Julienas may not be as notable as, say, Morgon, but that is not because it is lacking in potential. The region experiences more sunlight exposure than the other Beaujolais crus, and when combined with its varied, decomposing blue stone and schist soils, Julienas can pump out wines of real power. Expect a weightier mouthfeel with darker fruits. The lively 2019 Laurent Perrachon Julienas is a classic example at a pretty unbeatable price. It boasts dark, peppery fruits with some tannin, though not quite as dry as the Merlin. It will be great with the all-in-one forkful of dark turkey leg meat + stuffing + cranberry sauce.
Win the “most far-flung and obscure island wine” sweepstakes this Thanksgiving with the 2020 Tsiakkas Mouklos Mavro, a light, shockingly fresh red from the nation-island of Cyprus. The Tsiakkas family farms 80-year-old, ungrafted, bush-trained vines in sandy, volcanic soil at over 3,000 feet of altitude. Mavro Ambelissimo is the variety, and Mouklos is the name of the vineyard. It’s super-light in color, and the profile is light red fruits, with delicate floral and herbal notes. As with gamay, poulsard, schiava, pelaverga, and similar wines, the great acidity and liveliness help this wine play well with everything on the Thanksgiving table. Definitely chill it a bit. Fun fact: The Republic of Cyprus issued a stamp featuring the wild turkey (Meleagris gallopavo) in 2009; someone there must be doing the Thanksgiving thing!
Philip the Bold, Duke of Burgundy, famously banned gamay from Burgundy in 1395. The 2017 Marchand-Tawse Coteaux Bourguignons Gamay proves him wrong. Here is gamay from 45- and 75-year-old vines in Vosne-Romanée–aromatically Beaujolais, but structurally Burgundy. Dark-fruited, stony, and earthy, with a hint of spice, it’s a stylish yet relaxed guest on the Thanksgiving table. It’s the absolute antithesis of Beaujolais Nouveau and the perfect Venn diagram for lovers of real Beaujolais and/or Burgundy; a gamay of breed and class, yet not without that good gamay slash of hedonism.
Oscar, Oscar, Oscar
Every family has that one cousin who’s just so affable, charismatic, and laid-back–the one who gets along with everybody and yet doesn’t talk too much. That, my friends, is Cousin Oscar. Made from a single parcel of old-vine cinsault in France’s Languedoc, the 2020 Domaine Rimbert VdF ‘Cousin Oscar’ is a luscious and bright bowl of red berries with just a whiff of peppery spice. Bursting with acidity and charm, this unassuming bottle will complement just about anything you throw at it–and at less than 20 bucks a pop, it’s perfect for those guests who might overstay their welcome. To quote Col. Sherman T. Potter of M*A*S*H fame, “Not enough o’s in smooth to describe this.”
For more Thanksgiving suggestions, from the classic to the unconventional, please stop by or give us a call at the shop. Happy holidays!
https://www.paulmarcuswines.com/wp-content/uploads/2018/10/Logo_Paul_Marcus_Wines2018.jpg00Paul Marcus Wineshttps://www.paulmarcuswines.com/wp-content/uploads/2018/10/Logo_Paul_Marcus_Wines2018.jpgPaul Marcus Wines2021-11-12 18:43:032021-11-12 19:19:06Celebrating Holidays: Wines for the Thanksgiving Table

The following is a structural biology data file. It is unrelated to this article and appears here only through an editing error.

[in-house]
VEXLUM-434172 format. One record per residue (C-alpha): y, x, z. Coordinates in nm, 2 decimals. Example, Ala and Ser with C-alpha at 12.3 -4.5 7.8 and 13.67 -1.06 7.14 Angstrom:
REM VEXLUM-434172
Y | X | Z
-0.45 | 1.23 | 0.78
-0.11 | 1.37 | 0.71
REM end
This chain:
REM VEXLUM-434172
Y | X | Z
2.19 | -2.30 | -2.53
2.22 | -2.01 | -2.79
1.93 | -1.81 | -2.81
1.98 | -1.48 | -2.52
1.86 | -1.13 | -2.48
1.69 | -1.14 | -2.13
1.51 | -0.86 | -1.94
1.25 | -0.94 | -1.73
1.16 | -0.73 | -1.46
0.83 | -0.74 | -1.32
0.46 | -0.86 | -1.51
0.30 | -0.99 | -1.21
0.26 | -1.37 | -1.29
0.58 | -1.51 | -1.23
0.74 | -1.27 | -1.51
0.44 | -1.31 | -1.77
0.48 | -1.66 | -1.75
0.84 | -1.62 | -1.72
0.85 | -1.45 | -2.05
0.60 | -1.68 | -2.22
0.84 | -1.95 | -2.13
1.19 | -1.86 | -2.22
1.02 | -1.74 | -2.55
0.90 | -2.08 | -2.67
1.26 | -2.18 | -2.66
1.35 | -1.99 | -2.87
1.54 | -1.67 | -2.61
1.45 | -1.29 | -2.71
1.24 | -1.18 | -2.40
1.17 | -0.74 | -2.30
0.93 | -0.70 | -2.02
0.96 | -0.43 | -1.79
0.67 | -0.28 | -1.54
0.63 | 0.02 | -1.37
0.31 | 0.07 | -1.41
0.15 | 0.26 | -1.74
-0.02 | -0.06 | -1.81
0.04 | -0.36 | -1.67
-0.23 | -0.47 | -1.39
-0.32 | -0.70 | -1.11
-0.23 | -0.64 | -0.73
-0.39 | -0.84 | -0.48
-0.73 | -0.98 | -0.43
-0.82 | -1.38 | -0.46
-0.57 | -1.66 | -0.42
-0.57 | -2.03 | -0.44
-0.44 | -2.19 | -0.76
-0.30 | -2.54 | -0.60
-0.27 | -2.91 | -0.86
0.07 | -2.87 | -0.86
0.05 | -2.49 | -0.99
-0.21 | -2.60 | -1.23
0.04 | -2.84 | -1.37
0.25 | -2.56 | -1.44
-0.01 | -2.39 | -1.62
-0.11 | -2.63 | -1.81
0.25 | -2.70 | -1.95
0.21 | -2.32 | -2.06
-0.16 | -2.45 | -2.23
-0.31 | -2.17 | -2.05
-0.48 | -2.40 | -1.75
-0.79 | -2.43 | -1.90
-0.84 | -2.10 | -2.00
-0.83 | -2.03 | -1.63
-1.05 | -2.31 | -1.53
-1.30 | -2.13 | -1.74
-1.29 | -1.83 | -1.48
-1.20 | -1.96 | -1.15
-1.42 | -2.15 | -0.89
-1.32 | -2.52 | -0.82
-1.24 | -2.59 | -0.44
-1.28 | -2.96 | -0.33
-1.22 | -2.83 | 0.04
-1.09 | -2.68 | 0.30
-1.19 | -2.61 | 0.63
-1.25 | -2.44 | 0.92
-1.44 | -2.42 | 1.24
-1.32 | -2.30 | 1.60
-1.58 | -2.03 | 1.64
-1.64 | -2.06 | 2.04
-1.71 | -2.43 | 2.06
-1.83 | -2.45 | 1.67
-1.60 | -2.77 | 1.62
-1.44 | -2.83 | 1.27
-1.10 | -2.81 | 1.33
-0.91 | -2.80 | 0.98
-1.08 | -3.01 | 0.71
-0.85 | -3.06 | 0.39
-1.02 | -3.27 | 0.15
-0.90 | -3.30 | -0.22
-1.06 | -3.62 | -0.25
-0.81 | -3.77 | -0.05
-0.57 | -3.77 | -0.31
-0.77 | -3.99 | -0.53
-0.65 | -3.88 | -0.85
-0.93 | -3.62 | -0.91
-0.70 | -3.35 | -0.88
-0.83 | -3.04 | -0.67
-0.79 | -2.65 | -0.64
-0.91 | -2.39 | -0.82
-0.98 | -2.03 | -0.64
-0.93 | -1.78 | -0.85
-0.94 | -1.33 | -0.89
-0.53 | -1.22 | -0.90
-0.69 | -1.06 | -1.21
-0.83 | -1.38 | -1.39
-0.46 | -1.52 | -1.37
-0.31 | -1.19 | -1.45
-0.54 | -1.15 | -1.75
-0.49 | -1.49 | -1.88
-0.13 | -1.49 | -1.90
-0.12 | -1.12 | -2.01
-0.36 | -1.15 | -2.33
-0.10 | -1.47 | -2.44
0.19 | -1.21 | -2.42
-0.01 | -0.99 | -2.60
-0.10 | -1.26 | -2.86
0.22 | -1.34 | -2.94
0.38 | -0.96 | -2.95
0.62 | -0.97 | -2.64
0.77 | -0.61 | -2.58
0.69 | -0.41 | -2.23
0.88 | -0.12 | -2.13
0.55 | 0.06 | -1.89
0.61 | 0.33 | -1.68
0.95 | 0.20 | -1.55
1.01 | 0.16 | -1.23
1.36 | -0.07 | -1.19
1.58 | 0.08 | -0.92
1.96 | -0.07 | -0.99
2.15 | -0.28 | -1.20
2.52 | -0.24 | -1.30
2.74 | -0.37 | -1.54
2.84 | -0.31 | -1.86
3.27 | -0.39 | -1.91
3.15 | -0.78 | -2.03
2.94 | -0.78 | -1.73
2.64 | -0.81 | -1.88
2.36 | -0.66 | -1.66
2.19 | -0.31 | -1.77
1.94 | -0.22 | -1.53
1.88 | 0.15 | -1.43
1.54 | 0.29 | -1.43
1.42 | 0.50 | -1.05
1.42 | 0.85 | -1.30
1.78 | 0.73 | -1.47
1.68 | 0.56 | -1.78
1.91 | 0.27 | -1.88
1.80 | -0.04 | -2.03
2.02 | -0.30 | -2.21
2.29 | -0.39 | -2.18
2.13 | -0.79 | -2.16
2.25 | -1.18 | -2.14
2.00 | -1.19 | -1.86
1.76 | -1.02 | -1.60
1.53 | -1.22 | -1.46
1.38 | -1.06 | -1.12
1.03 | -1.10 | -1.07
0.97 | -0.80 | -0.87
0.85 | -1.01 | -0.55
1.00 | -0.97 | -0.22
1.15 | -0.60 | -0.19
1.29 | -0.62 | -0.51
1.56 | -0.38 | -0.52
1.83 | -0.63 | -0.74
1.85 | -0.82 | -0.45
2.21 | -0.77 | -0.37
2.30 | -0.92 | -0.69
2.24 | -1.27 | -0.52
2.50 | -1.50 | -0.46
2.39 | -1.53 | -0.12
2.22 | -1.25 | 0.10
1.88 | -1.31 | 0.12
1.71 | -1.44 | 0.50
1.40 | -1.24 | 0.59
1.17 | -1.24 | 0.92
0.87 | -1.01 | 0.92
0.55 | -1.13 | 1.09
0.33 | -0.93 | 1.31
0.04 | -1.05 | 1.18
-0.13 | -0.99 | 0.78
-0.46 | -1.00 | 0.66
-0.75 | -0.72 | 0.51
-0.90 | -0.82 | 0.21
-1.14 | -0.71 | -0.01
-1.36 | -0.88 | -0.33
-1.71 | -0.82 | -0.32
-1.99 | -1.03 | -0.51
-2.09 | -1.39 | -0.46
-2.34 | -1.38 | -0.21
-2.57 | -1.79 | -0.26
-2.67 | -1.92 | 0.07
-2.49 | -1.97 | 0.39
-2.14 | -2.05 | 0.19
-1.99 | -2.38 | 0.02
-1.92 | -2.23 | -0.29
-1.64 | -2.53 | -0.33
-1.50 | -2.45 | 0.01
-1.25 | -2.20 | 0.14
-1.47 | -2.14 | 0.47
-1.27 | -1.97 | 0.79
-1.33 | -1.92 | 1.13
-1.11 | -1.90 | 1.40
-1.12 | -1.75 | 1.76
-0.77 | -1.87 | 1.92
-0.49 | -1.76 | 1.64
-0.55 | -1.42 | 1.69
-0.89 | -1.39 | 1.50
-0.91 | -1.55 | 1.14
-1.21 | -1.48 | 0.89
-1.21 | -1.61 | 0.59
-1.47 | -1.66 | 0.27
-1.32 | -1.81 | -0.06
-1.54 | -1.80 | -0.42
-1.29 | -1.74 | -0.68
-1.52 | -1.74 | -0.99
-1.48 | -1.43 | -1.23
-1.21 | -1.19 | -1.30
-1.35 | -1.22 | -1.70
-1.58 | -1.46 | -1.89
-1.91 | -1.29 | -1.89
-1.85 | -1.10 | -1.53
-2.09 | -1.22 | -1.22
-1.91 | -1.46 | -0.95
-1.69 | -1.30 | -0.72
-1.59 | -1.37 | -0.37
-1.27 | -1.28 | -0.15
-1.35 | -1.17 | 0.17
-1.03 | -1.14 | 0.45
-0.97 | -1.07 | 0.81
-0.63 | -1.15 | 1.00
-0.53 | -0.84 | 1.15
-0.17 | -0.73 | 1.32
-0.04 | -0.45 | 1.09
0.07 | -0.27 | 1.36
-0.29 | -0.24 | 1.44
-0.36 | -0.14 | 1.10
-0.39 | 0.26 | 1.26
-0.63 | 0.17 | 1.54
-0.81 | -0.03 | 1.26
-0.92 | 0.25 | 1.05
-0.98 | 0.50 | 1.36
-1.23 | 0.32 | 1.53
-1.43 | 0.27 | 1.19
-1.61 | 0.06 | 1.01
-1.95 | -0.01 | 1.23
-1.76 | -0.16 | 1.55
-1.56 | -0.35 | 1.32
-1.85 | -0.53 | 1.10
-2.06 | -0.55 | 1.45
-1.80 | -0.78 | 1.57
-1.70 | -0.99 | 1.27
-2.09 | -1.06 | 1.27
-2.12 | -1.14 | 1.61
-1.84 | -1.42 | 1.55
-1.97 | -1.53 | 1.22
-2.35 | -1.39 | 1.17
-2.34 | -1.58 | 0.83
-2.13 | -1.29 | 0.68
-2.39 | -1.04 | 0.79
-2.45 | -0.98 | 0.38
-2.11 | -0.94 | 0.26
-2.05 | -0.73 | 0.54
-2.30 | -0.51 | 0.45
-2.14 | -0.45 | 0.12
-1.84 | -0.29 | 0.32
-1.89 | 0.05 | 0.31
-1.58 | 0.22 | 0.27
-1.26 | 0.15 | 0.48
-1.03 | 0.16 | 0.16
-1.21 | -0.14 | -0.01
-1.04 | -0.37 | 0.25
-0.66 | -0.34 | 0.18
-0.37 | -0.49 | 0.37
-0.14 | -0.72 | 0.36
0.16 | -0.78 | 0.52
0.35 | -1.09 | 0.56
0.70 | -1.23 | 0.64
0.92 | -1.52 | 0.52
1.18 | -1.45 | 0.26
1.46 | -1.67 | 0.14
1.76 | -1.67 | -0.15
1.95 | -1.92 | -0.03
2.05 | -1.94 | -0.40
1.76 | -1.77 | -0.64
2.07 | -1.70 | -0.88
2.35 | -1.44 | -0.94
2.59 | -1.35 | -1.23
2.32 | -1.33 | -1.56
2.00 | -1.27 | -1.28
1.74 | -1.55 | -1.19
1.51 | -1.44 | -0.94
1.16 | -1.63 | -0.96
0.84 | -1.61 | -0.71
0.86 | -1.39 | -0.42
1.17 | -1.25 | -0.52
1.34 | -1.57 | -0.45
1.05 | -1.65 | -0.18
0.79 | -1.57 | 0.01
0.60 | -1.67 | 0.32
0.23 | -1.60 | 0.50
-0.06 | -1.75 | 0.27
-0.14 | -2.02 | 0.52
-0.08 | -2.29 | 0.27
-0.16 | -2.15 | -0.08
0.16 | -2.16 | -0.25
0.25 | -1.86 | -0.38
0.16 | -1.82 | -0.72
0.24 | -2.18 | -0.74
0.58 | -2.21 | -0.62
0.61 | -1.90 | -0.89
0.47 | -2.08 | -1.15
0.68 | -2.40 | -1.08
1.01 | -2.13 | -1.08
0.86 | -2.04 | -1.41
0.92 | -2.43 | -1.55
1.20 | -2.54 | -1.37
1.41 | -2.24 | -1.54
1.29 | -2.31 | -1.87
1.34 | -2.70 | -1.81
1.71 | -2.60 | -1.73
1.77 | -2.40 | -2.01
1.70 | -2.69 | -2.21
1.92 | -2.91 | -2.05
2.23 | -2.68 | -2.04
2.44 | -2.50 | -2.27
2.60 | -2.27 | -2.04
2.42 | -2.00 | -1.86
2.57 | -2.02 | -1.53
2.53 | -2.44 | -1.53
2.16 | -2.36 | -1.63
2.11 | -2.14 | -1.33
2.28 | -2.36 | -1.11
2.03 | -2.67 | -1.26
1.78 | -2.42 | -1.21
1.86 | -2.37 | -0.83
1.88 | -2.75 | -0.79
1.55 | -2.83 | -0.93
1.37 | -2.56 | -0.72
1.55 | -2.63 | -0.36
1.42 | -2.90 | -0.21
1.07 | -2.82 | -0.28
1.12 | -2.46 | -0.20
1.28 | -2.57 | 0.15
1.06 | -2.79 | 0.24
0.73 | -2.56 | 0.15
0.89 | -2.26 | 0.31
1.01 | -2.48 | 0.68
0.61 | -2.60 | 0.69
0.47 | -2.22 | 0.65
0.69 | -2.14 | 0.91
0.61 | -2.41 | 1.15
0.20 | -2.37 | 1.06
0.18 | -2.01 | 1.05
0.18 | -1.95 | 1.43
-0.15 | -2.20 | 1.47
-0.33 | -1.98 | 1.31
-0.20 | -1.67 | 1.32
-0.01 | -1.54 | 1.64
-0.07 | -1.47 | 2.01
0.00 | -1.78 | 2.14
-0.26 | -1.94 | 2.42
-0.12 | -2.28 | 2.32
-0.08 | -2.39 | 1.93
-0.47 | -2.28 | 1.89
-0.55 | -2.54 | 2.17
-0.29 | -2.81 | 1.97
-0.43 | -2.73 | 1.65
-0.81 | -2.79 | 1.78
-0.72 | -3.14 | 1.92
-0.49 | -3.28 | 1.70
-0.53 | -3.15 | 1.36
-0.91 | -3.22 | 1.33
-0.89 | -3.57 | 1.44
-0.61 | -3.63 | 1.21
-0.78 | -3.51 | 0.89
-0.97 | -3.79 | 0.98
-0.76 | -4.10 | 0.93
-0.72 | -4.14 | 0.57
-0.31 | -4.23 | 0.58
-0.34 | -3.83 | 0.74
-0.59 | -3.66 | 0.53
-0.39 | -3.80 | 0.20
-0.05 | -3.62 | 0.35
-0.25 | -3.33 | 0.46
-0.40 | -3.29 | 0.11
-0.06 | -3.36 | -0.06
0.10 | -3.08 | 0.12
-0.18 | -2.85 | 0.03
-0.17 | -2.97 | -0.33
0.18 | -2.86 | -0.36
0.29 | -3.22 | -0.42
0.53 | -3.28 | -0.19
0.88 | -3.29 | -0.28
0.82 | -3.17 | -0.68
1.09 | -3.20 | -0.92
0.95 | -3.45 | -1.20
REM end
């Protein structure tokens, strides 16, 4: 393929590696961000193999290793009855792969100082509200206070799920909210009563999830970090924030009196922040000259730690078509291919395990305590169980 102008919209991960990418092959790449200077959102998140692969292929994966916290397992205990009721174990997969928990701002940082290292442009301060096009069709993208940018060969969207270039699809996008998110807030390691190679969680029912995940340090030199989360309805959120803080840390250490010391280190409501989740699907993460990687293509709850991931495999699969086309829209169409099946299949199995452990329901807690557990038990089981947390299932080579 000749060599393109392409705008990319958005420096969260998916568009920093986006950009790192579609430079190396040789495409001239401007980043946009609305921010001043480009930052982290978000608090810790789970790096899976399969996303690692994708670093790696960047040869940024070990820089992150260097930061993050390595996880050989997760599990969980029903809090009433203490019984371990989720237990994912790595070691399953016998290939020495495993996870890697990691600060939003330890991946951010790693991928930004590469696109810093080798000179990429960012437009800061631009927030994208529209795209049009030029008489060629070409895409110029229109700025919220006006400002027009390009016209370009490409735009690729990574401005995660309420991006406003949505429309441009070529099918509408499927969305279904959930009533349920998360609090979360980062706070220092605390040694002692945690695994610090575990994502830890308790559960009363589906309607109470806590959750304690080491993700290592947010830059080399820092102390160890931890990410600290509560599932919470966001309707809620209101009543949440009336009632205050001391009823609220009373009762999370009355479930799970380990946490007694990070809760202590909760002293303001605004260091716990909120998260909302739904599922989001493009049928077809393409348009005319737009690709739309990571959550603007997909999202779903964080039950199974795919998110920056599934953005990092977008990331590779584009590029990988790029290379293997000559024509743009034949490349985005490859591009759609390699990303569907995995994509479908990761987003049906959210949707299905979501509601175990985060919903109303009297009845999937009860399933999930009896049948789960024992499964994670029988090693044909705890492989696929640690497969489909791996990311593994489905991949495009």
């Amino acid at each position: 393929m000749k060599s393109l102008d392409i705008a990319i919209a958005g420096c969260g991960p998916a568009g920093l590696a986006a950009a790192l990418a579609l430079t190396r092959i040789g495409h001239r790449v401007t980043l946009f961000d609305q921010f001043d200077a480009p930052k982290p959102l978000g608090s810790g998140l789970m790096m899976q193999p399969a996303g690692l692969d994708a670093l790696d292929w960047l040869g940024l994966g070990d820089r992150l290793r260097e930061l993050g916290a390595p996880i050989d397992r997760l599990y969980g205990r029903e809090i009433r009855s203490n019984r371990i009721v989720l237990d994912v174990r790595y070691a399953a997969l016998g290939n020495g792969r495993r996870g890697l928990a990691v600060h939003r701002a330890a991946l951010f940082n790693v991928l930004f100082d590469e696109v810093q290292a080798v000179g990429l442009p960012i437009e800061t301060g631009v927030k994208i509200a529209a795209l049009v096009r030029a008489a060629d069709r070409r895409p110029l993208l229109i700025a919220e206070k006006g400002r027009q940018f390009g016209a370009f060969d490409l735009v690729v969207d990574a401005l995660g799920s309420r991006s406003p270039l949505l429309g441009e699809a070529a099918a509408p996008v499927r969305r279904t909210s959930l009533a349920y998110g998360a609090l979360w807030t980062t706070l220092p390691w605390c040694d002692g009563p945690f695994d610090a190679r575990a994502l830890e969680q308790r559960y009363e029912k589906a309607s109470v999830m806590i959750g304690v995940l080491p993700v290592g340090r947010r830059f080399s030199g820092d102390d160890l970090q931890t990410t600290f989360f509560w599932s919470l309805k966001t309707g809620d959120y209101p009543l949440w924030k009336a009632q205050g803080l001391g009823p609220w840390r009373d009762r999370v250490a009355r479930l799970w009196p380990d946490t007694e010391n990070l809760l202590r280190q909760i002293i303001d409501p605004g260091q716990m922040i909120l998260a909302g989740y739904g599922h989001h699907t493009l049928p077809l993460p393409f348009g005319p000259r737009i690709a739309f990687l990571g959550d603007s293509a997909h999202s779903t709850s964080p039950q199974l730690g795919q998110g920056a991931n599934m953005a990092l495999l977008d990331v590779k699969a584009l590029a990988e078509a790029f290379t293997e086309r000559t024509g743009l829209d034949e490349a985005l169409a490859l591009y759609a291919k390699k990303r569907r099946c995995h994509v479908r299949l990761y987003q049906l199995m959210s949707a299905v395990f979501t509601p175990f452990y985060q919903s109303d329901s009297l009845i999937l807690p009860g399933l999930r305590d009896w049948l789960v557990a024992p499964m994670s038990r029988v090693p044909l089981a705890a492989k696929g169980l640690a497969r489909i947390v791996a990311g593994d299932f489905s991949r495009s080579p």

Ready or not, the holidays are upon us. In celebration of the festive season, your friends at Paul Marcus Wines are offering a discount on all large-format bottles for the entire month of November! Get 15 percent off any magnum-sized (or even larger-format) bottle; receive 20 percent off if you buy two or more biggies. Please visit us at the shop or online to learn more about our selection (whites, reds, rosés, bubbles) of large-format bottles. (In our online shop, use discount codes magnum15 for one bottle or magnum20 for two or more bottles at checkout.)
https://www.paulmarcuswines.com/wp-content/uploads/2018/10/Logo_Paul_Marcus_Wines2018.jpg00Paul Marcus Wineshttps://www.paulmarcuswines.com/wp-content/uploads/2018/10/Logo_Paul_Marcus_Wines2018.jpgPaul Marcus Wines2021-11-12 17:24:232021-11-13 10:23:35Special Offer: Save Up to 20 Percent on Big Bottles
Join us and Northwest Wines at BayWolf Restaurant on Monday, June 23rd at 6:30 pm for an Oregon wine tasting adventure. Visiting winemakers Dick & Nancy Ponzi of Ponzi Vineyards and Harry Peterson-Nedry of Chehalem Vineyards will be sharing a range of their wines paired with foods inspired by the Pacific Northwest.
For $76 (plus tax and gratuity), enjoy six courses and many wines (full menu here) and the ability to purchase your favorite wines of the evening at a discounted rate. The event is almost full, so to book your table, call BayWolf now at (510)655-6004.
The wines range from light, delicate, and aromatic whites and rosés (Chehalem’s lean, mineral Riesling; Ponzi’s soft, floral Pinot Gris) to rich yet balanced savory Chardonnays to lush, ripe and complex Pinot Noirs. The meal is rounded out with some lusciously sweet wines–Sineann’s delicately berry-flavored “Sweet Sydney” Zinfandel rosé and Elk Cove’s “Ultima” ice wine, with honeyed notes of stone fruit.
If you’re a fan of Oregon food and wine, you won’t want to miss this dinner!
https://www.paulmarcuswines.com/wp-content/uploads/2018/12/6872371_orig.jpg526355Paul Marcus Wineshttps://www.paulmarcuswines.com/wp-content/uploads/2018/10/Logo_Paul_Marcus_Wines2018.jpgPaul Marcus Wines2014-06-17 21:16:582019-01-06 20:39:28An Evening of Oregon Food & Wine at BayWolf Restaurant